Baz Luhrmann’s latest film, “The Great Gatsby,” is a retelling of the classic F. Scott Fitzgerald tale of power, infidelity, and love. While the story of doomed love clearly stands on its own, here are five fun facts about the film that audiences might have missed.
5. Sydney, Australia and Five Soundstages Helped Re-create Twenties New York
“Gatsby” is an American book, and director Baz Luhrmann had initially decided to film the movie in New York City starting in June 2011. However, changes in the production schedule led Luhrmann to decide to move filming to his native country Australia. While audiences will see some of the Australian landscape substituted for twenties New York and Long Island, soundstages and computer animation ultimately helped create a setting accurate for the period. The $126 million film also reportedly qualified for financial incentives from the Australian government for moving production Down Under.
4. Fans Spotted a Spelling Blunder in the First Trailer
In May 2012, the first trailer for “The Great Gatsby” was released to excited movie buffs. While the overall response to the trailer was positive, eagle-eyed fans quickly went to Twitter to complain about a blatant spelling error. As the camera pans over the re-created Times Square, a billboard advertises the “Zeigfeld Follies.” Fans of the Broadway revue quickly noticed that the sign should read “Ziegfeld Follies.” Despite this small hiccup, many critics praised the trailer, which juxtaposed historically accurate twenties costuming and scenery with contemporary songs sung by popular musicians. Due to the magic of computer animation, audiences shouldn’t expect to see this spelling error in the completed film.
3. Weather Postponed the Film’s Release Date
When news first broke that “The Great Gatsby” would not be in theaters on its original Christmas 2012 release date, fans were concerned. Usually, shifting the release date for a film indicates that the studio is less optimistic about its critical audience reception. However, Luhrmann clarified in a recent interview that La Niña was to blame for the new May 2013 release date. The shooting schedule had to be altered because Sydney, Australia, had some of the wettest weather on record during filming. Luhrmann stopped filming “Gatsby” due to the rain and resumed filming the following year to give the weather a chance to change. However, Jay-Z fans should know that Luhrmann credits the delay with giving him a chance to add the hip-hop star’s music to the film.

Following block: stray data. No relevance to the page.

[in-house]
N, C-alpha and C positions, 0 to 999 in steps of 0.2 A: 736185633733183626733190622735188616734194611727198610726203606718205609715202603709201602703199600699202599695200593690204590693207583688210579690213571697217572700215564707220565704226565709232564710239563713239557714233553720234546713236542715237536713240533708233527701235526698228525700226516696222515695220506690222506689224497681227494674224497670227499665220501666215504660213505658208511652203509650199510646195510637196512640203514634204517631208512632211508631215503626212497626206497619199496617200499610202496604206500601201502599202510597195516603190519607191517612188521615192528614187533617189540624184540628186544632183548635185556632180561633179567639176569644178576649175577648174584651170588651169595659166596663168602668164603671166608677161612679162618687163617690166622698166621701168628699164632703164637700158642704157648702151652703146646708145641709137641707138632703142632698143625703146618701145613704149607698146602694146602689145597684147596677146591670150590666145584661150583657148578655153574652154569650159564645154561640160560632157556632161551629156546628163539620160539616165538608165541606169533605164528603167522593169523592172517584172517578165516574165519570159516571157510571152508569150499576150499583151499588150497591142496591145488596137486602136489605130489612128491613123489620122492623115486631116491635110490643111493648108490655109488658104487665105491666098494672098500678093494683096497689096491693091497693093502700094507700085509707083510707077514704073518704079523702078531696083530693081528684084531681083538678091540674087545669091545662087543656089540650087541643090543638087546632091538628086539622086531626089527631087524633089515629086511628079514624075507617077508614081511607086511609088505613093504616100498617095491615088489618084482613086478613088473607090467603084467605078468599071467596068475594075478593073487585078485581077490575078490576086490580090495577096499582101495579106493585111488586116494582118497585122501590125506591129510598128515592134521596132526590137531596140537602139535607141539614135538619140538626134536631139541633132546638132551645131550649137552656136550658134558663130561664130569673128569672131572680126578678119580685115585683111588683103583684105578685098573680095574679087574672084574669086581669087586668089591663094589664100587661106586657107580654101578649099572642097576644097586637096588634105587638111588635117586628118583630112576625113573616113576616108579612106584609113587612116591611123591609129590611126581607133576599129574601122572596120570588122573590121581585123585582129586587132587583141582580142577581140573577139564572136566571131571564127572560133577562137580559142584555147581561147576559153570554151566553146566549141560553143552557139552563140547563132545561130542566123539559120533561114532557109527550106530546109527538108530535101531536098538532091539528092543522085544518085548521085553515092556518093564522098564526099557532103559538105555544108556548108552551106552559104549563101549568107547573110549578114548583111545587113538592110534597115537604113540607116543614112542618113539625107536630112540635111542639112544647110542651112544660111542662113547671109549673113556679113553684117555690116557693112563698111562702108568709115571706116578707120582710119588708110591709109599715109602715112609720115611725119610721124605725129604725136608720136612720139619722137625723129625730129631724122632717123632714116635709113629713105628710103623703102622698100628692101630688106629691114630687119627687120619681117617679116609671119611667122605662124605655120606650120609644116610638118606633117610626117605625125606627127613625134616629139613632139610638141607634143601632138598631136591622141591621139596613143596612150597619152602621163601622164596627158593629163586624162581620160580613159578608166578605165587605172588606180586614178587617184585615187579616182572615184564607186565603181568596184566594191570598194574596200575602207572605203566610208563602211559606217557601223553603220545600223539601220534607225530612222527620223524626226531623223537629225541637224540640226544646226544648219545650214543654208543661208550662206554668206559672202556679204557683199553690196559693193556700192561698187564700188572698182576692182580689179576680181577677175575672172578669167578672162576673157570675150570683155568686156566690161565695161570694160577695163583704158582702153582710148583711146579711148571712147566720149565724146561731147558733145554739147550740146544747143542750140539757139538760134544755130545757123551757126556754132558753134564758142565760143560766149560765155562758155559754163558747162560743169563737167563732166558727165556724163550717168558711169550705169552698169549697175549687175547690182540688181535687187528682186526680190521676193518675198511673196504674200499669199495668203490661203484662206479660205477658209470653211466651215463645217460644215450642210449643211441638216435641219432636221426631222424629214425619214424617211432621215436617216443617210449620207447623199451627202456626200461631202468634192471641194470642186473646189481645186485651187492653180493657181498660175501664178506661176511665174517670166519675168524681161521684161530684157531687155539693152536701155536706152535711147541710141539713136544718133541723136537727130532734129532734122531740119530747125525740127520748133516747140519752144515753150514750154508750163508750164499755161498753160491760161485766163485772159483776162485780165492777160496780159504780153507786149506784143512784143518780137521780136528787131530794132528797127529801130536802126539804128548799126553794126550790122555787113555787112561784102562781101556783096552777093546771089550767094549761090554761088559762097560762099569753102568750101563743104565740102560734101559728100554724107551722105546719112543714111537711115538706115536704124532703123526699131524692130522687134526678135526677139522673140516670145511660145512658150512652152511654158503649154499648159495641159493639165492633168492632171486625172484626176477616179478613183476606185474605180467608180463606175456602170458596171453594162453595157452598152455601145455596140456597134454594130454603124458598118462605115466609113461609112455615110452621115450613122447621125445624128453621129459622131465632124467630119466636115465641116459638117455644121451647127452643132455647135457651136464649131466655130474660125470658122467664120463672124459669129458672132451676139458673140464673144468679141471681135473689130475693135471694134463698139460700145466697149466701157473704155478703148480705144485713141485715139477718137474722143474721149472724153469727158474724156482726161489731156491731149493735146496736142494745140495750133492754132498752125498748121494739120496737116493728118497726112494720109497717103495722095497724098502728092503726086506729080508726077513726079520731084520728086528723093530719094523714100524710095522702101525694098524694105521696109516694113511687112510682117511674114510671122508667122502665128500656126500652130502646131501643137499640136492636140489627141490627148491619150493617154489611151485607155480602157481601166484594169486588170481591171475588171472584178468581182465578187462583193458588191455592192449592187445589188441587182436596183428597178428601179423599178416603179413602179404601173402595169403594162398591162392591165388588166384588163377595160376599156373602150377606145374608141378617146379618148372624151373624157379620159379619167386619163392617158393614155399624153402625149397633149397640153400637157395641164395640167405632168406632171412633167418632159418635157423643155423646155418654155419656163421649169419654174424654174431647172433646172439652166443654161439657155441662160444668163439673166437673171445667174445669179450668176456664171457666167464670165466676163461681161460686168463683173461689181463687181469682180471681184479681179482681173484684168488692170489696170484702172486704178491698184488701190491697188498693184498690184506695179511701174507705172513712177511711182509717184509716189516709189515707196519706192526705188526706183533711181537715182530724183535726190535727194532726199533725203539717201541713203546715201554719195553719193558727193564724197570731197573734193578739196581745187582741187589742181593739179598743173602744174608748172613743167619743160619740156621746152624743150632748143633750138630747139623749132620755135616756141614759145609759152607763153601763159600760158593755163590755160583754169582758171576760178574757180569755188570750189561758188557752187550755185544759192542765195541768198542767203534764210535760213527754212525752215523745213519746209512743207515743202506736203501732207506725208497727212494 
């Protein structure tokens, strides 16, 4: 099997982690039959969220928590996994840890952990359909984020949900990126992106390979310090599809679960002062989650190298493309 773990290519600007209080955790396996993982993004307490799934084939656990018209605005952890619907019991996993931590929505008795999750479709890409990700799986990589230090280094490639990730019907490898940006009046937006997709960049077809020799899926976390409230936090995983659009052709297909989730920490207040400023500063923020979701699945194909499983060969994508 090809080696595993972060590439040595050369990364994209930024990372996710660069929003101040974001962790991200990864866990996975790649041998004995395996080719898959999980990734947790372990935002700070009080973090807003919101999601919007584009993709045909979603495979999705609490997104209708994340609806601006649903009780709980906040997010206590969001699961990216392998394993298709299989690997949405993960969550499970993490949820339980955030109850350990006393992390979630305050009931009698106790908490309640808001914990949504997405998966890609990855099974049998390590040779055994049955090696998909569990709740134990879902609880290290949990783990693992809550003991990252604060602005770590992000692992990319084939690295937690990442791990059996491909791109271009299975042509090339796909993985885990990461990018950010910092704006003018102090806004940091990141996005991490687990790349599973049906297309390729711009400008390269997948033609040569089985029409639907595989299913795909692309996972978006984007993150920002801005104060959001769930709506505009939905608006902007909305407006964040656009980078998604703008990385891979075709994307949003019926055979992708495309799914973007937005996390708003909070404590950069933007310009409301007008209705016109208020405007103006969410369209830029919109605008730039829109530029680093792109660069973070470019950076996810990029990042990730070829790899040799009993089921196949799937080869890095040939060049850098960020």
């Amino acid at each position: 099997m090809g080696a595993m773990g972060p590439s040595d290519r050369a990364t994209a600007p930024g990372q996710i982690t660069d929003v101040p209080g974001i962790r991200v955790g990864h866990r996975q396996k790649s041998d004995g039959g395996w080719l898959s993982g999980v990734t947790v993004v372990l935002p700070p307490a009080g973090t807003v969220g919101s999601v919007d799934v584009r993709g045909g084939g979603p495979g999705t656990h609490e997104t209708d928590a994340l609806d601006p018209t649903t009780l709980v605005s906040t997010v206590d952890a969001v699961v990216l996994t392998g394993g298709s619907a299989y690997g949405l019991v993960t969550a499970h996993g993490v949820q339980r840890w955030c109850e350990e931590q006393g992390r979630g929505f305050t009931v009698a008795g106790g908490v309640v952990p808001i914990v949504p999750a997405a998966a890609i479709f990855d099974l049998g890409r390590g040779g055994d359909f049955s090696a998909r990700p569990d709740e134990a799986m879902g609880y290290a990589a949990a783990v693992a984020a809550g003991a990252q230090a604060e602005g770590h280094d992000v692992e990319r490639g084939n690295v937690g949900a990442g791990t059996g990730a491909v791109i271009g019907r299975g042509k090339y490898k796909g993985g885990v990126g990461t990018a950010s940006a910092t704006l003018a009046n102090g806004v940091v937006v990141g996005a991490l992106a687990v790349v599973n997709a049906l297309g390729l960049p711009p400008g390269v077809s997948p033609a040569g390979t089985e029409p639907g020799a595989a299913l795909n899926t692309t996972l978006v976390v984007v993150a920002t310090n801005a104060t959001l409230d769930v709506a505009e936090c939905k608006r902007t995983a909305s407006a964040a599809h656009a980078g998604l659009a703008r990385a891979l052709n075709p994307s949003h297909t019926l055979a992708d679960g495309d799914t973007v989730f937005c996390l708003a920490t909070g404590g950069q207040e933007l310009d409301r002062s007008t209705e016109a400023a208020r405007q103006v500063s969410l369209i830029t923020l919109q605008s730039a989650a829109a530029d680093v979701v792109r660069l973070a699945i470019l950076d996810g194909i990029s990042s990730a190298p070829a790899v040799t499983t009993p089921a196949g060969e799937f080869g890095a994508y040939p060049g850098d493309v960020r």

Carey Mulligan, who plays Daisy Buchanan in the film, also noted that Luhrmann had incredible energy that fueled him during the many shoots and reshoots. She speculated that an accident with a crane, which caused a gash on Luhrmann’s head, was the only reason the acclaimed director stopped filming.
2. Keira Knightley, Blake Lively, and Other A-List Talent Auditioned to be Daisy
Fans of “The Great Gatsby” book probably have their own ideas for the best actress to play Daisy, but Luhrmann approached casting with an open mind and saw several actresses before choosing Mulligan. Natalie Portman, Keira Knightley, Blake Lively, Michelle Williams, and Scarlett Johansson were all rumored to have auditioned for the part. However, it was Mulligan who won the hearts of the director and lead actor, Leonardo DiCaprio. Luhrmann described the difficulty in casting Daisy’s part to that of casting Scarlet O’Hara in “Gone with the Wind.” He says that he understands everyone would have a different preference when casting the part. Luhrmann also noted that like Scarlet, he believes that Daisy would have been an enchanting star since the day she was born.
1. A Siberian Train Trip Inspired Luhrmann to Make “Gatsby”
While most people are familiar with the basic plot of the Fitzgerald classic, Luhrmann didn’t notice the potential for “Gatsby” to become a film until 2001. He had finished filming “Moulin Rouge!” and was riding a train to meet through Northern Russia to meet his family in Paris. He had brought an audio book of “The Great Gatsby” and recalled opening a bottle of wine to enjoy the story. As he watched Siberia roll past his window, Luhrmann found himself becoming engrossed in the story. He admits that he didn’t go to sleep until four that morning and eagerly finished the book the next evening. Luhrmann realized that he hadn’t fully appreciated the work until that evening on the train. He admired Fitzgerald’s concise storytelling and thought that Gatsby’s story had great potential as a film. Over ten years after that long train ride, audiences will finally get to decide if Luhrmann is the director to fully realize the potential of Fitzgerald’s literary masterpiece.